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Defensively, Pierce in denial

By Julian Benbow
Globe Staff / May 11, 2010

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WALTHAM — The play wasn’t as noticeable as, say, the fourth-quarter baseline dunk that essentially sealed the Celtics’ Game 4 victory over the Cavaliers Sunday, but it set the tone.

LeBron James wanted to touch the ball, and Paul Pierce wouldn’t let him.

On the first possession, Pierce essentially turned himself into a picket fence, denying James the ball on the wing. The Cavaliers had to go down low to Shaquille O’Neal, who missed a 9-footer. James took just five shots in the quarter — half of what he took in the first quarter of Game 3.

The message after just one play was clear. If the Cavaliers were going to get the ball to James, they were going to have to pass it through Pierce.

Still, Pierce’s defense wasn’t the type of play that starts M-V-P chants. There’s no advanced metrics company that keeps track of passes denied.

It was simply defense — a facet of basketball that goes largely unnoticed — and seeing Pierce, who’s made a living as a professional scorer, commit more of himself to defense is almost like watching him play the game in disguise.

“I think unfortunately for Paul, he’s an offensive player and that’s what everyone sees in him,’’ said Celtics coach Doc Rivers. “[But] he has a defensive role in this series, so they’re going to look at his numbers. And that’s the bad part of being Paul Pierce.

“If it was Tony Allen, people would be happy — “He’s doing a great job defensively!’’ — but it’s Paul and so they want more and we’re going to get more out of Paul. I believe that.’’

His numbers in this series — 16 for 50 from the floor, 4 for 18 from long distance, nearly three turnovers a night and a modest 11.8 points — combined with his injury troubles during the season led observers to wonder if he was healthy. But Pierce said health has nothing to do with his offensive performance.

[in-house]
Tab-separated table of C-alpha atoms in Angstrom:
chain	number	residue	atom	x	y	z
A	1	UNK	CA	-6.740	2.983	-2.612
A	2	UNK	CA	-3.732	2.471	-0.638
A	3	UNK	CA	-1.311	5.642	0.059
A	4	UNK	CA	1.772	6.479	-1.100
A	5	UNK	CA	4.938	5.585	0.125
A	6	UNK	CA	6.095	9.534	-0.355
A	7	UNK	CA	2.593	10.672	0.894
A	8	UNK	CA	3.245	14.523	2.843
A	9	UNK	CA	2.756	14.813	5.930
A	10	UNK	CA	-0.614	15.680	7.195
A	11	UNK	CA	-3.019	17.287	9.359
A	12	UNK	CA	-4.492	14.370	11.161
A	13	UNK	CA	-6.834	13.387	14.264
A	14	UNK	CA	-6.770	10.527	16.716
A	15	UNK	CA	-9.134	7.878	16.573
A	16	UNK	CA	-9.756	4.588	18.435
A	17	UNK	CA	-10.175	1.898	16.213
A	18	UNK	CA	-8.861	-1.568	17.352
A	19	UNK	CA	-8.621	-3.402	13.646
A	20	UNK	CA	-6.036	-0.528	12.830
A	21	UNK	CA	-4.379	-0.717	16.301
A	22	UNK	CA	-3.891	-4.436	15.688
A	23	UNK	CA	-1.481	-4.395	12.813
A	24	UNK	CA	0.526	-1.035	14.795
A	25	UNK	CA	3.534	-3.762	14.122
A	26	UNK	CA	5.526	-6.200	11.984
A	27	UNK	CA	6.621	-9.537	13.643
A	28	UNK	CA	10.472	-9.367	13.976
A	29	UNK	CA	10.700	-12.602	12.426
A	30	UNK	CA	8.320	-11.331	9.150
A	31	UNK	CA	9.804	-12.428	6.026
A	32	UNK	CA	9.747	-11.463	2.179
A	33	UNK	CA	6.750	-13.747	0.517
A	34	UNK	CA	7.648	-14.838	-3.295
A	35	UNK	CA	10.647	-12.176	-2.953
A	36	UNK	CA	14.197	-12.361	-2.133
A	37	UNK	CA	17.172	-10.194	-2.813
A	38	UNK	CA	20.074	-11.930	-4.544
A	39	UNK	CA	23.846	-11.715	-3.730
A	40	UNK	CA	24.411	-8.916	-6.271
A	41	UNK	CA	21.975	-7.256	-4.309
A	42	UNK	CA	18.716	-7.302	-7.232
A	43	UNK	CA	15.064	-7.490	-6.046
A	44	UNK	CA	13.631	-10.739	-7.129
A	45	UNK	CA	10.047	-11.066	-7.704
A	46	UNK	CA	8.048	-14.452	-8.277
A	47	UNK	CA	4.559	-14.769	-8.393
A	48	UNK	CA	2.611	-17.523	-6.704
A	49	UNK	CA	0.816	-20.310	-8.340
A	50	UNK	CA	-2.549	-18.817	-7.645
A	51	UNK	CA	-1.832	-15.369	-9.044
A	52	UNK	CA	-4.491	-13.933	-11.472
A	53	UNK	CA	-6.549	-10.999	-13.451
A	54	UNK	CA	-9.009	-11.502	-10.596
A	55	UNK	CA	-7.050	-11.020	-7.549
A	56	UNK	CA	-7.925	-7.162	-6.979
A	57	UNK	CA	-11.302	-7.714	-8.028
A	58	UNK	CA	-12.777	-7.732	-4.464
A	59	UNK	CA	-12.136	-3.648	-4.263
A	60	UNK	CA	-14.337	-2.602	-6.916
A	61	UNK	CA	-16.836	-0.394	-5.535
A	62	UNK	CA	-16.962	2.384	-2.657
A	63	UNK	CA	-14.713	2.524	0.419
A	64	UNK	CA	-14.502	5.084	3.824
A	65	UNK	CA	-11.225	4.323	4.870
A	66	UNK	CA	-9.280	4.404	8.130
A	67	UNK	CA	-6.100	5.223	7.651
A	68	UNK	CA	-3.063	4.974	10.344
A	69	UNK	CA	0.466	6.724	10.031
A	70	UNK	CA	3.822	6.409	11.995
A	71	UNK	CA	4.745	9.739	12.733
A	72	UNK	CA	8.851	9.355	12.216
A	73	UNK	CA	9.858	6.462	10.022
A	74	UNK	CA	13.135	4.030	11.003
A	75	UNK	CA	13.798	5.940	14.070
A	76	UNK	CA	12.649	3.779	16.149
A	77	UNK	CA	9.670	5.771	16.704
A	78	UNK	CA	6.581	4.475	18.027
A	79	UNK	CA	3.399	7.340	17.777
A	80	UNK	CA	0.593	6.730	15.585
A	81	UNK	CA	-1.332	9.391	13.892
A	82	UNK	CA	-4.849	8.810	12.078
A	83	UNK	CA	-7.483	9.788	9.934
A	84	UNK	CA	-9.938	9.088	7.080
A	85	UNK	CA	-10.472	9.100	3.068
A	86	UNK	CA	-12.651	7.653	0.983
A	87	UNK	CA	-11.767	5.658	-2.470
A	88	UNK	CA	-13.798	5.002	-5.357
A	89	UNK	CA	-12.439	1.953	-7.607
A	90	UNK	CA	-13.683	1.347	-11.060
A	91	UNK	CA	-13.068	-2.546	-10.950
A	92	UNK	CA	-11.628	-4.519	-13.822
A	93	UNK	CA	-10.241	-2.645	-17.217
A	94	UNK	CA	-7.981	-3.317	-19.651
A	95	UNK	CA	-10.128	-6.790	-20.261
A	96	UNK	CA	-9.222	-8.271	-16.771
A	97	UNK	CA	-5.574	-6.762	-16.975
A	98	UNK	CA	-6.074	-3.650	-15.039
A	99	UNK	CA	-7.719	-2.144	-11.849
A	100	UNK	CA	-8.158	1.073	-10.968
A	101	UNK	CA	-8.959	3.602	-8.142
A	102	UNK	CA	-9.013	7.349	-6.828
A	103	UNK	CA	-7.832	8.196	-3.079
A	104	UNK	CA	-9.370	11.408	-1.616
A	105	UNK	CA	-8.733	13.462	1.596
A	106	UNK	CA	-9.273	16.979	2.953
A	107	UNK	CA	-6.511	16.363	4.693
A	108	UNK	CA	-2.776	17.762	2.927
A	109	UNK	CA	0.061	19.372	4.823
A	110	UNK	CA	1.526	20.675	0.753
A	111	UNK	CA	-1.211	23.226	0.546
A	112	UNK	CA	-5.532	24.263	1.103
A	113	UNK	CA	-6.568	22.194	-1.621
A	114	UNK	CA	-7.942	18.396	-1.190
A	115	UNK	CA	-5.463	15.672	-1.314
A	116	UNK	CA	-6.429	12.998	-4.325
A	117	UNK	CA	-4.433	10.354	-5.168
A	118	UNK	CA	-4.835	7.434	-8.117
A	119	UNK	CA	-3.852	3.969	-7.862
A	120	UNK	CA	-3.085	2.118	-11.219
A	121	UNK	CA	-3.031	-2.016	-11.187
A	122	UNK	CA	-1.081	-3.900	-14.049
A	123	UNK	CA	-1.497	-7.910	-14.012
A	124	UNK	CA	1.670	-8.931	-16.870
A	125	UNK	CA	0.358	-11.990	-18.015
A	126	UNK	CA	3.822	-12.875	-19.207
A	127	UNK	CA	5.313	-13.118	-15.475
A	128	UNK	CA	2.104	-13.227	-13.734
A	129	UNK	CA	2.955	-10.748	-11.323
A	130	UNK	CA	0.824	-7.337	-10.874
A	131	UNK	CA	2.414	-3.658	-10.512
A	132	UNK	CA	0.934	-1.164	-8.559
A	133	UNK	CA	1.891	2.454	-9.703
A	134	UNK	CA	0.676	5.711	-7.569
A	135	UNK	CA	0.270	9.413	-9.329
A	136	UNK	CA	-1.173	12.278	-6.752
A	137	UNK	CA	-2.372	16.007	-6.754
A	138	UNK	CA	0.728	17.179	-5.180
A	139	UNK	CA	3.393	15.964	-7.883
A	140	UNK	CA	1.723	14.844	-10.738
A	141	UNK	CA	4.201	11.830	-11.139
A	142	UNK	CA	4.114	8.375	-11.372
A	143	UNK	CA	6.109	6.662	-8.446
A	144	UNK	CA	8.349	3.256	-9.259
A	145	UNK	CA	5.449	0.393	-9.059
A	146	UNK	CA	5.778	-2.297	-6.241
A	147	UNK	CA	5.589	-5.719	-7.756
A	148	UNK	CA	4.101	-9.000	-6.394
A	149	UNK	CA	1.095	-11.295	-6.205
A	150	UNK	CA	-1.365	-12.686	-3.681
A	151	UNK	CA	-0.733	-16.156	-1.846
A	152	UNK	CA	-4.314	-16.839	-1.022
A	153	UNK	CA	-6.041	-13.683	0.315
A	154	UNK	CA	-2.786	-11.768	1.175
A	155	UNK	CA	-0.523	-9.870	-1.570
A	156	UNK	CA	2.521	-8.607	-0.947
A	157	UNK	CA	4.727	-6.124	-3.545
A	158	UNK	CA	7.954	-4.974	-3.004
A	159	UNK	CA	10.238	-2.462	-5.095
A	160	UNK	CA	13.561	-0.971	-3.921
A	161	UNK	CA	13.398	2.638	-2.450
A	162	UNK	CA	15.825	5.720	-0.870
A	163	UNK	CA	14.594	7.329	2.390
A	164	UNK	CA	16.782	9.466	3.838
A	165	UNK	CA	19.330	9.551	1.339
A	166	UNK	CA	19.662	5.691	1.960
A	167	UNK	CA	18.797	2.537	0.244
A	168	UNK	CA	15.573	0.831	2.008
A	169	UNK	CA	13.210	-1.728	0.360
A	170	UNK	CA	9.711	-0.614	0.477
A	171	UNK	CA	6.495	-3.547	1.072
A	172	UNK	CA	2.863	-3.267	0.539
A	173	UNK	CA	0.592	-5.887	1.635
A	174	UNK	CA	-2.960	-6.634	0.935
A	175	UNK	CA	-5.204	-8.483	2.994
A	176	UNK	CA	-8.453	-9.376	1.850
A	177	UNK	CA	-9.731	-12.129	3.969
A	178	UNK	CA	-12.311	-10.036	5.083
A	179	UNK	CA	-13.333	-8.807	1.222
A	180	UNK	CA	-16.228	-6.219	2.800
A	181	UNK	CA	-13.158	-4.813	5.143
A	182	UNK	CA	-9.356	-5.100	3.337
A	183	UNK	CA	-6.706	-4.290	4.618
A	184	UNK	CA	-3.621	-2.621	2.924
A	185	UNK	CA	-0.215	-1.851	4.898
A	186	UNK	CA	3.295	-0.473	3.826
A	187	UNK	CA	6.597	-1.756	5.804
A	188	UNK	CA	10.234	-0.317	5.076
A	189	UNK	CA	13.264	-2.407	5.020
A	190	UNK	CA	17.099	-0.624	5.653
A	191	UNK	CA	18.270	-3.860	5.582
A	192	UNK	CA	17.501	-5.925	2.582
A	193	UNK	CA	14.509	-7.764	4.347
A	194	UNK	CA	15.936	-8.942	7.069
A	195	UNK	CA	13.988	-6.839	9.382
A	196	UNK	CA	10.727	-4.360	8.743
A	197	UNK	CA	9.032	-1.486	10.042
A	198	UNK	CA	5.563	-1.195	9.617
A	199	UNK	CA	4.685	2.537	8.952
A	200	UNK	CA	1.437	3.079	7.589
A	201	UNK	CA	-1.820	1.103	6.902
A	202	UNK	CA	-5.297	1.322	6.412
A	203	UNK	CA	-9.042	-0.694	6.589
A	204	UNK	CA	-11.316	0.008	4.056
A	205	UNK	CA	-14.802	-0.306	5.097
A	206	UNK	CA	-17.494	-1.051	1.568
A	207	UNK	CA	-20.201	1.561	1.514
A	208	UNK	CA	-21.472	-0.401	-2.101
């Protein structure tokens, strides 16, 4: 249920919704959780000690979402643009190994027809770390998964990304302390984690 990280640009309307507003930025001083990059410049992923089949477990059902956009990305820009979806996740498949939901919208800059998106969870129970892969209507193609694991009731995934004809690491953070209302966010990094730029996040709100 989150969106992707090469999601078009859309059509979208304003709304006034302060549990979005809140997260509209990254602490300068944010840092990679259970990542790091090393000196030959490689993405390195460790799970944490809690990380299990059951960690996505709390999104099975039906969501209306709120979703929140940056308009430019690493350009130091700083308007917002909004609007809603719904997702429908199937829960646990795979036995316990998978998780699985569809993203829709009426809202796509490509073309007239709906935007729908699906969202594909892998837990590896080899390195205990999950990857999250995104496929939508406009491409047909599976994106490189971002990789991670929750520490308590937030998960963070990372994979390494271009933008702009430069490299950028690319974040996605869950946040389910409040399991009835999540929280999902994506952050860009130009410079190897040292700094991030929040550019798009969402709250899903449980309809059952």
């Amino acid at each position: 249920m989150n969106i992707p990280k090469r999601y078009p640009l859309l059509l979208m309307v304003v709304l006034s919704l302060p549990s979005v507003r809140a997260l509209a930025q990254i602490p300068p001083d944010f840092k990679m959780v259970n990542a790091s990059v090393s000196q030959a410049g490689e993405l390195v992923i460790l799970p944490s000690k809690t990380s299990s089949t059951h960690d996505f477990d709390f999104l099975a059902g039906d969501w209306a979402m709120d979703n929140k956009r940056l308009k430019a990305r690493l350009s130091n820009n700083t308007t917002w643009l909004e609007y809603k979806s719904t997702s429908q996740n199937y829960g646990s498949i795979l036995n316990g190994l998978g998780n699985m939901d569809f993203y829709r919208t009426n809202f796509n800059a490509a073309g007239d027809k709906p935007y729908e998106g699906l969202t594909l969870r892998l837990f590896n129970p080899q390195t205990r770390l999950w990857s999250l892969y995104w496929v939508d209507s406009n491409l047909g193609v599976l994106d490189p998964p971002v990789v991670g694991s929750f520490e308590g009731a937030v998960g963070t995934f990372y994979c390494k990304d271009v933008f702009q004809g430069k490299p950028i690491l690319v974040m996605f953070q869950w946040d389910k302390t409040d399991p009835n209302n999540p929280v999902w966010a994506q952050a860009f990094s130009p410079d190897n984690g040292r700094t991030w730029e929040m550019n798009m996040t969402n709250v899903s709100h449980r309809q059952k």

“The key for me is just being focused, being ready to give this team what it needs to win,’’ he said. “There’s nothing wrong with me.’’

Guarding a player that’s the end-all be-all of the Cavaliers offense — James plays the wing, he posts up, he runs the point, he ignites fast breaks — takes a toll.

“I know guarding LeBron is no easy task,’’ Pierce said. “He’s a two-time MVP, a lot of the offense goes through him. Pretty much all the offense goes through him. So, I know I’m going to have to focus on that end of the court more so than the offensive end, and I definitely knew that coming into the series.’’

Pierce’s foul trouble has made finding a rhythm difficult. In Game 1, three first-half fouls made him tentative after the break. In Game 2, he played just 12 first-half minutes with three fouls chained to his ankles. He made it through Game 3 without getting called for a foul, but Sunday he stretched five fouls out over 31 minutes.

“You’re used to playing your minutes and you’re coming out at a point in the game where you’ve got to really pick it up offensively,’’ Pierce said. “I’m digging myself a ditch as far as with my fouls. But I think they’re good fouls that I’m giving, some bad ones, but that’s the way the game goes. That’s not something I’m really worried about. I know it’s something I can do a better job to control.’’

Pierce is only a series removed from his 32-point assault on the Heat in Game 3 in Miami.

And two postseasons ago, he rose to the occasion in Game 7 of the second-round series against Cleveland, sending the Cavaliers home with a 41-point explosion.

“We’re tied 2-2 in this series and Paul hasn’t had his best game yet,’’ said Rajon Rondo. “I’m sure he’ll come through. Paul’s one of the best scorers in our league, he just hasn’t had a great feel for his shot yet in this series. I have high expectations from Paul.’’

The Celtics have won two games with Pierce being less of an offensive threat, so they don’t want to force things.

“We don’t want to sacrifice the entire offense or the team to try to get Paul involved,’’ Rondo said. “Paul’s an unselfish player so he’s not complaining about shots or that he’s only scoring 11 or 12 points. As long as we’re winning, it’s a team sport. He’s very unselfish, and it’s about sacrifices.’’

What Pierce said he’s learned in 12 years in the league is how to work through tough stretches, realizing his scoring might be his least valuable asset as the Celtics try to advance.

“I’ve been in every situation regardless of whether it’s foul trouble, not playing, things not going so well for you,’’ Pierce said. “I know how to get through those times mentally. It doesn’t affect me like it used to when I was a younger player.’’

Julian Benbow can be reached at jbenbow@globe.com.

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